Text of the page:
Parenting adolescents from ethno-cultural backgrounds: A scan of community-based programs in Canada for the promotion of adolescent mental health

Ruiz-Casares, M.; Kolyn, L.; Sullivan, R.; Rousseau, C. (2015)

Children and Youth Services Review

53 | 10-16


To i) describe current community-based programs across Canada to support parents for the promotion of adolescent mental health, with special attention to ethno-cultural populations; and ii) identify needs, gaps, and opportunities for the development of a framework to support parents for the promotion of adolescent mental health.


We conducted an internet-based cross Canada scan of community-based parenting programs that promote adolescent mental health in ethno-culturally diverse populations, followed by structured phone interviews with program staff. Findings were categorized according to audience (ethnicity/culture and age group), geographical distribution and coverage, and program type. Barriers to access and outreach mentioned by interviewees were documented.


We found a total of 47 programs that met our search criteria. The greatest numbers were found in the provinces of Ontario, British Columbia and Alberta, particularly in the Greater Toronto and Vancouver Areas. Most programs consisted of psycho-educational, information-based workshops, support groups, or used innovative approaches (e.g., arts, alternative medicine, mentorship, and skillsdevelopment courses). Five programs (11%) had parent and youth components. From the perspective of service providers, cultural distrust, stigma, financial constraints and language barriers pose challenges to outreach. Program evaluations are limited and often not publicly available.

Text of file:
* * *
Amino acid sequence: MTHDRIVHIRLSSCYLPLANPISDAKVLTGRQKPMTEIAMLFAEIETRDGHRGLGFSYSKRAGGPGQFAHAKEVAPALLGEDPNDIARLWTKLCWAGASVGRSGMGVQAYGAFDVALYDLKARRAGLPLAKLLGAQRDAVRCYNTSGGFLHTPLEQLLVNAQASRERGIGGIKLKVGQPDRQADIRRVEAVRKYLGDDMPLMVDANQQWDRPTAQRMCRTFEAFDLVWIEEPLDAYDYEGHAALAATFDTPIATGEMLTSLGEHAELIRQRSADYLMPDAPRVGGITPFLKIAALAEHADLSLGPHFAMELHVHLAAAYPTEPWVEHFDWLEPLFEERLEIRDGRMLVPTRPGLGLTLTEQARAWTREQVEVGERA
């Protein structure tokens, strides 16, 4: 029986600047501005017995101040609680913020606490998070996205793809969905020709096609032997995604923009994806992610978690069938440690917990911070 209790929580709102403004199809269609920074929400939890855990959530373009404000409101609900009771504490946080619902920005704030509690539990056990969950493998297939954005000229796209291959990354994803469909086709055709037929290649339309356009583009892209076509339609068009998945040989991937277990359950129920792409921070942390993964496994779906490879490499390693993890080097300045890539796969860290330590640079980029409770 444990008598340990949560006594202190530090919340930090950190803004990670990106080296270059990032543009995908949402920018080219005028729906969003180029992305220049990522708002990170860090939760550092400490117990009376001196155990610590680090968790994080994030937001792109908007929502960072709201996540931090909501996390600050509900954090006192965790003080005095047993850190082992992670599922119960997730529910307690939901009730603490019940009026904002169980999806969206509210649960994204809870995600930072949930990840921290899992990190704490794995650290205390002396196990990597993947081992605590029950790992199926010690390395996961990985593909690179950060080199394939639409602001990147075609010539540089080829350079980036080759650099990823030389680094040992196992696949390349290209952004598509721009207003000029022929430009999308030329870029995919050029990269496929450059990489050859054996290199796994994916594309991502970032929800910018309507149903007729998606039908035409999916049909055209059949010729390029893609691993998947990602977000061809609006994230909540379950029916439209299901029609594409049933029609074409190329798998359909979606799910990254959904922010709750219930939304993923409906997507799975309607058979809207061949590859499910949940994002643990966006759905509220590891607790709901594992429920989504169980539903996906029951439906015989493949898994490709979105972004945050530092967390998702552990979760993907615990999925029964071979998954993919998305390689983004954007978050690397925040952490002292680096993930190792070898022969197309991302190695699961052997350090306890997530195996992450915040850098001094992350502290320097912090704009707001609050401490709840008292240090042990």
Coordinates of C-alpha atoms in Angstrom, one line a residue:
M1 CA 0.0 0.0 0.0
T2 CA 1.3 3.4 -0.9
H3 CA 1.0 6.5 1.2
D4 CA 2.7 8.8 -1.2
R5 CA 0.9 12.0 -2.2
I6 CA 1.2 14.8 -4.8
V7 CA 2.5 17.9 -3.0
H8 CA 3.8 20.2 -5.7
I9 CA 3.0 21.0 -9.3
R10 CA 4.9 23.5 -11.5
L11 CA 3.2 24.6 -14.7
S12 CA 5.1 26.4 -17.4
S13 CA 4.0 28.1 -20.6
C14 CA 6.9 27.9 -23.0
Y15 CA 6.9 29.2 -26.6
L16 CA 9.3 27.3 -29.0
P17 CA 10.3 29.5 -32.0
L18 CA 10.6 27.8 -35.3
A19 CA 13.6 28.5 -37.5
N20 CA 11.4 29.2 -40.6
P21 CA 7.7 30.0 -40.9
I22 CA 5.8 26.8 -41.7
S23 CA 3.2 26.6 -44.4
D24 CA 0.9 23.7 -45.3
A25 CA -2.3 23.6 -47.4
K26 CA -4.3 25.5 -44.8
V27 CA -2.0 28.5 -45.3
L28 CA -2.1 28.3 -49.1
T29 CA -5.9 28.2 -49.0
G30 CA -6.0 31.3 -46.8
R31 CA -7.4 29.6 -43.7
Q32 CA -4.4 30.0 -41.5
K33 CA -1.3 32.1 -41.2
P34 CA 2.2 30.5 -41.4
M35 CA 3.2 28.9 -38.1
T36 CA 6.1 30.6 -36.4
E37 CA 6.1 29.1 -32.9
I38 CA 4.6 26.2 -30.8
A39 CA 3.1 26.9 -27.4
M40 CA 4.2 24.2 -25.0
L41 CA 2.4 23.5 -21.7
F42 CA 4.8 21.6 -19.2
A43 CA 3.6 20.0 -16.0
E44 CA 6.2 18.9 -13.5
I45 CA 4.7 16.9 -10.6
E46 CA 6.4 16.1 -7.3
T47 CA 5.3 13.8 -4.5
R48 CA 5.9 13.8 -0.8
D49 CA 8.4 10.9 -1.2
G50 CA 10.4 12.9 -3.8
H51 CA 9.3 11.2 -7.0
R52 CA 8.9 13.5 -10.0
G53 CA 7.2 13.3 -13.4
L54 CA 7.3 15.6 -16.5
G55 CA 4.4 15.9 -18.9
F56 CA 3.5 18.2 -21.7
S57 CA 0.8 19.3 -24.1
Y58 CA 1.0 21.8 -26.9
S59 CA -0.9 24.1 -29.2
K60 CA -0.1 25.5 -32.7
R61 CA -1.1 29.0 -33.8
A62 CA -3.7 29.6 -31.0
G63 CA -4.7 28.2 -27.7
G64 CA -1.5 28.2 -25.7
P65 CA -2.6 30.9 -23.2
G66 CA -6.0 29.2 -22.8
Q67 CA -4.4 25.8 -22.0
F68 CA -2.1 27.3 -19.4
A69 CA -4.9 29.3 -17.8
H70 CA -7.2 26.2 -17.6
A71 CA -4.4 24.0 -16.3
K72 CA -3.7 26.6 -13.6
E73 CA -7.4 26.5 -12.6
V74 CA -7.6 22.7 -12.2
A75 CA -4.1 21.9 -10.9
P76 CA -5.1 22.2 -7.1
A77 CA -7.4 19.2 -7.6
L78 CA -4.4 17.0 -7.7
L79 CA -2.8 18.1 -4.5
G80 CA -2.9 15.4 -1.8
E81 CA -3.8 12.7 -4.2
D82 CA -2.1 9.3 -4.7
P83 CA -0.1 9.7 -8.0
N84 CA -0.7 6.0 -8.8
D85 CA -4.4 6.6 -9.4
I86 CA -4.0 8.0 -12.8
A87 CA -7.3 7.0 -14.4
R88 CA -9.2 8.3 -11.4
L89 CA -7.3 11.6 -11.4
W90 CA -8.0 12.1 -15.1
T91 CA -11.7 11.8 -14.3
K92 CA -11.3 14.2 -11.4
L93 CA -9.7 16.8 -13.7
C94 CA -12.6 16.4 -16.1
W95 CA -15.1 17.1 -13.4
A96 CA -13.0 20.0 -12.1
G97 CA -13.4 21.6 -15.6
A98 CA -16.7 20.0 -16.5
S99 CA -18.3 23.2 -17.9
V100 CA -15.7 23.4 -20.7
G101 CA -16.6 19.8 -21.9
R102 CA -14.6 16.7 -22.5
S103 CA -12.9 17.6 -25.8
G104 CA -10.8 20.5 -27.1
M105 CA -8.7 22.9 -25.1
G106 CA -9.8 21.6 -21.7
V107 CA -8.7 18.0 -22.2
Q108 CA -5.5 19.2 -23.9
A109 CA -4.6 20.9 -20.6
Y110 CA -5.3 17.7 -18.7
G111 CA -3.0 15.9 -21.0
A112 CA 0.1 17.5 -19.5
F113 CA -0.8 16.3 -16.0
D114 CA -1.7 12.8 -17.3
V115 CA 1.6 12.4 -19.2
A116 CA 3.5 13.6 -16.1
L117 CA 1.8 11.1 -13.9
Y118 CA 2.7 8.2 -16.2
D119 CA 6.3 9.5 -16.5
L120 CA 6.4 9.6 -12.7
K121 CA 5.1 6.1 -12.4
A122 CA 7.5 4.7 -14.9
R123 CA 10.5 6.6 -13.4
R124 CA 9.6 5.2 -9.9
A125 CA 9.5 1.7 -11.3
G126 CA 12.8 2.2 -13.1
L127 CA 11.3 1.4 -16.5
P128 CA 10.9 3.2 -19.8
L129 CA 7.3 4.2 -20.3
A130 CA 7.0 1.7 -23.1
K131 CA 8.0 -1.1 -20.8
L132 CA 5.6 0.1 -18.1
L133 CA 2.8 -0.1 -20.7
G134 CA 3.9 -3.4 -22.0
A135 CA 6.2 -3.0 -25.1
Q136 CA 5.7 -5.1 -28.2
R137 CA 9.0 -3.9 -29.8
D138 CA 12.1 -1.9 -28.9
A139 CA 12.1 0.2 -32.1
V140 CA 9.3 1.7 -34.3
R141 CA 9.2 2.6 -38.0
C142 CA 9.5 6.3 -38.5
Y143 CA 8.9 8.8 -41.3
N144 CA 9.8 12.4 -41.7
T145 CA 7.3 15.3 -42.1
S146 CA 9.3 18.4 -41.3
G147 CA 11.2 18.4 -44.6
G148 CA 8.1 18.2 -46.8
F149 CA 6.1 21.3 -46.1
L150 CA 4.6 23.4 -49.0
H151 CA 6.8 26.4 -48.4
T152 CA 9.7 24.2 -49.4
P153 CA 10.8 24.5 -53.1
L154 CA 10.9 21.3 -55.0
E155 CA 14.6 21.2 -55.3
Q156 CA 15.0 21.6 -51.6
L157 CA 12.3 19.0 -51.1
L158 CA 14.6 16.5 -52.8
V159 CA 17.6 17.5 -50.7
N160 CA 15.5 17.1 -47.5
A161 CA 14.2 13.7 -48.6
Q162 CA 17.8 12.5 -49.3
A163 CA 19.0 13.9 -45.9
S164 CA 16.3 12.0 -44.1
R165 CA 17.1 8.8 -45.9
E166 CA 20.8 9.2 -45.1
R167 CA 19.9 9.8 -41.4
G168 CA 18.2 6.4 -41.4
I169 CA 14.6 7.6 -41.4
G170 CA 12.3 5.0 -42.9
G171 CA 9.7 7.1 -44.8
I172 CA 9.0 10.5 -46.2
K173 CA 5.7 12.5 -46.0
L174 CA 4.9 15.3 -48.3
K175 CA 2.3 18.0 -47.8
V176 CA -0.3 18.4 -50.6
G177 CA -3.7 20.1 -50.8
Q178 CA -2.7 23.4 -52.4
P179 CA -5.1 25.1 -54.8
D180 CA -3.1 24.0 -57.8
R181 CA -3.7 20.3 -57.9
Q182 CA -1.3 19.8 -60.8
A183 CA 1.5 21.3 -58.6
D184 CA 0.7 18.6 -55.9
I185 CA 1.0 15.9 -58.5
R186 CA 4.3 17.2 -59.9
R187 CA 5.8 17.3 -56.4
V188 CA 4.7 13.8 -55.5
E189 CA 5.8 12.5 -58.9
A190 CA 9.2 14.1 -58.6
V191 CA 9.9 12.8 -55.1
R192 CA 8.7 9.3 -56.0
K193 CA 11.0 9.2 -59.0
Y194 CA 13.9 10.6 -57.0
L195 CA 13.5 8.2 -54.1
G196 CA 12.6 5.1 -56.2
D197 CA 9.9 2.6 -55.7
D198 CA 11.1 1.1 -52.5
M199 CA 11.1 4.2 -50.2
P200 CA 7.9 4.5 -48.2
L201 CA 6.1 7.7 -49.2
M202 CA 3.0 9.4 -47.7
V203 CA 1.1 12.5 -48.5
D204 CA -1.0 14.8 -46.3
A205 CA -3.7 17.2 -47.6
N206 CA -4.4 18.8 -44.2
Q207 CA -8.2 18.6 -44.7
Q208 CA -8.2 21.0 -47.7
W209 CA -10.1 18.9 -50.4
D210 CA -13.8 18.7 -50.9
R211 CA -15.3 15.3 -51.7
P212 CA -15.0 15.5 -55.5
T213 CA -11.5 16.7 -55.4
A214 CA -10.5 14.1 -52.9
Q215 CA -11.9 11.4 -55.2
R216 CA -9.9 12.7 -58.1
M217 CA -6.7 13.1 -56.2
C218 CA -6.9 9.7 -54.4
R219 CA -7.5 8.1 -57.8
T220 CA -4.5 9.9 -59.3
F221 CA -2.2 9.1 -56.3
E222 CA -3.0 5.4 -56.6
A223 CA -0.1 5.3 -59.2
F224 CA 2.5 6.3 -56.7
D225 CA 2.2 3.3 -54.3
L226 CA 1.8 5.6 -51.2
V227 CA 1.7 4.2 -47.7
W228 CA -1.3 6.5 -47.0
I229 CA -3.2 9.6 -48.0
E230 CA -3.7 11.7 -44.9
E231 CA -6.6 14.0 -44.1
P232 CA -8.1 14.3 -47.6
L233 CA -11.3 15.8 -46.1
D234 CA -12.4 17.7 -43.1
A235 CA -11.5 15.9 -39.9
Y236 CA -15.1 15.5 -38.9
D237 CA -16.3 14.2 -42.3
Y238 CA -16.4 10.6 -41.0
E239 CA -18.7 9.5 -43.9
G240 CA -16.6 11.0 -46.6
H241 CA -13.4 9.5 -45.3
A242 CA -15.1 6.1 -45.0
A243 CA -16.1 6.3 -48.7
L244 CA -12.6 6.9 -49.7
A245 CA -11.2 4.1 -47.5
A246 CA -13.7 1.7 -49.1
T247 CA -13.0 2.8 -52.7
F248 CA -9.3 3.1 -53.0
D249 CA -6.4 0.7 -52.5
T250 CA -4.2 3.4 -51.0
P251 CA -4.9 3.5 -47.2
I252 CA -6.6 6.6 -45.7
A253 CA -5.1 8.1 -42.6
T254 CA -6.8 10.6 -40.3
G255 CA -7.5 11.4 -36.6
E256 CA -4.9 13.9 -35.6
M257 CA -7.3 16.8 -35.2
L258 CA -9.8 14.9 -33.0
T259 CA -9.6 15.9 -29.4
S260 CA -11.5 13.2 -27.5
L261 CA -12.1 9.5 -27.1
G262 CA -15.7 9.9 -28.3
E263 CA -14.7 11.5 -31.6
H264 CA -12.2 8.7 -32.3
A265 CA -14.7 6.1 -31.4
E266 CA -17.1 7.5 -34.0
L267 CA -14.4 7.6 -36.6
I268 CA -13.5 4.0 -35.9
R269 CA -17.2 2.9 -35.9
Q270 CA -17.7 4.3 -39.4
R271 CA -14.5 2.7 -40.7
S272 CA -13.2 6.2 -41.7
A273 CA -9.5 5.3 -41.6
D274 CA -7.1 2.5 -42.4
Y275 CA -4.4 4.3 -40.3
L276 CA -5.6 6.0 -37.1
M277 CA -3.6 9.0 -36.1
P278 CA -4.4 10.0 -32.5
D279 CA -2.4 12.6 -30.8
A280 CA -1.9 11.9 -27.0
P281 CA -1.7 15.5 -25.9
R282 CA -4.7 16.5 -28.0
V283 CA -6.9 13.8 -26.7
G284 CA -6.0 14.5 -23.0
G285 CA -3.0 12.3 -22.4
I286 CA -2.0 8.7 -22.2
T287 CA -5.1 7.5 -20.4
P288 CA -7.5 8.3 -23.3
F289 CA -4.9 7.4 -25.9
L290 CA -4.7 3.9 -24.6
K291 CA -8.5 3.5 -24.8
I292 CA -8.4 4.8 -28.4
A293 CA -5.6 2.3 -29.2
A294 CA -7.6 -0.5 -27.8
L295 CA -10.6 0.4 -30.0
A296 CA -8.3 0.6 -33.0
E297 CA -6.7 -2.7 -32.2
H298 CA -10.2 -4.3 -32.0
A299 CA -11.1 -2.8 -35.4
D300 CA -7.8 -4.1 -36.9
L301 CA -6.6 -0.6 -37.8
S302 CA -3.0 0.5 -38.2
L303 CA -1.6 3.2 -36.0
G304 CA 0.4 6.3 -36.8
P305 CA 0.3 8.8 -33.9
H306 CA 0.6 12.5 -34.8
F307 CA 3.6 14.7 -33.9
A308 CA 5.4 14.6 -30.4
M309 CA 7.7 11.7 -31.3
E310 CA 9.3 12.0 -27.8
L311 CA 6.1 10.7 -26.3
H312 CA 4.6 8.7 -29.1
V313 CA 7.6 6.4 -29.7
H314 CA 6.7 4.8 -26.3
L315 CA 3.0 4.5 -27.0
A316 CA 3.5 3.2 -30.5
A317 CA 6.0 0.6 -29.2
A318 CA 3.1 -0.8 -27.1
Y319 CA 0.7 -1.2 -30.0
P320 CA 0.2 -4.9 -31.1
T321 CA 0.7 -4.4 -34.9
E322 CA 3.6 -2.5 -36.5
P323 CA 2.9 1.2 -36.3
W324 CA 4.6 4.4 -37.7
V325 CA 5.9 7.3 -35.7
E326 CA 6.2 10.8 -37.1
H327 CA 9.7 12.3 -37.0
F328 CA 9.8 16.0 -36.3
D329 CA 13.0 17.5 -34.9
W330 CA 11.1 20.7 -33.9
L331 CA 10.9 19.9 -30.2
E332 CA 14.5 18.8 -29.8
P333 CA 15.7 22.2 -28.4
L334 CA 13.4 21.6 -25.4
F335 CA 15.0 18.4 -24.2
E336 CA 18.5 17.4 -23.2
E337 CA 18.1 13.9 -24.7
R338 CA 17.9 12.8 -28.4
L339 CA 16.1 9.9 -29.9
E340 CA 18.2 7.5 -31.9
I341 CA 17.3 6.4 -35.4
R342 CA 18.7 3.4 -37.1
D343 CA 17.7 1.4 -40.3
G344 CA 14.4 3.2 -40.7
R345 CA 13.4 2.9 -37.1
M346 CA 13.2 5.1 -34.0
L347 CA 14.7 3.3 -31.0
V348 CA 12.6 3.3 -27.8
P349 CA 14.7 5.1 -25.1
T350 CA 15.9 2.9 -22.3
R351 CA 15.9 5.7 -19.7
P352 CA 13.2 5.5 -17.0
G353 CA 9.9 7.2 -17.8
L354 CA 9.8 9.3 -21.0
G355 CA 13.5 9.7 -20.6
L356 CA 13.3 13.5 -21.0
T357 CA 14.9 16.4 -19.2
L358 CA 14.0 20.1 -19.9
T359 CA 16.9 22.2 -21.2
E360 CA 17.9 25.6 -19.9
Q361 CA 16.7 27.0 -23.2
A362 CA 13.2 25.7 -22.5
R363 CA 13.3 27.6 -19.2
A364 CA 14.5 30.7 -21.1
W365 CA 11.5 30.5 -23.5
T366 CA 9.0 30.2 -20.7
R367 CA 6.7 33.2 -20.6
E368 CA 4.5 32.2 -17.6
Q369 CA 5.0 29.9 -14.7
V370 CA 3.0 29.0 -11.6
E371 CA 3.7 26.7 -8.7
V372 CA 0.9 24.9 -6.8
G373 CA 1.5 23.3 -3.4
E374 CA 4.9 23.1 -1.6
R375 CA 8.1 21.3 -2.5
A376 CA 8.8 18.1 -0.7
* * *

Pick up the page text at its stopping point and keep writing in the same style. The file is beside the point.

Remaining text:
There are gaps in geographic coverage and types of programs available to parents for the promotion of adolescent mental health in ethno-cultural communities. Inconsistent and insufficient funding [and other forms of institutional support] detract from the capacity of community-based organizations to adequately support families and conduct, publicize, and evaluate their programs.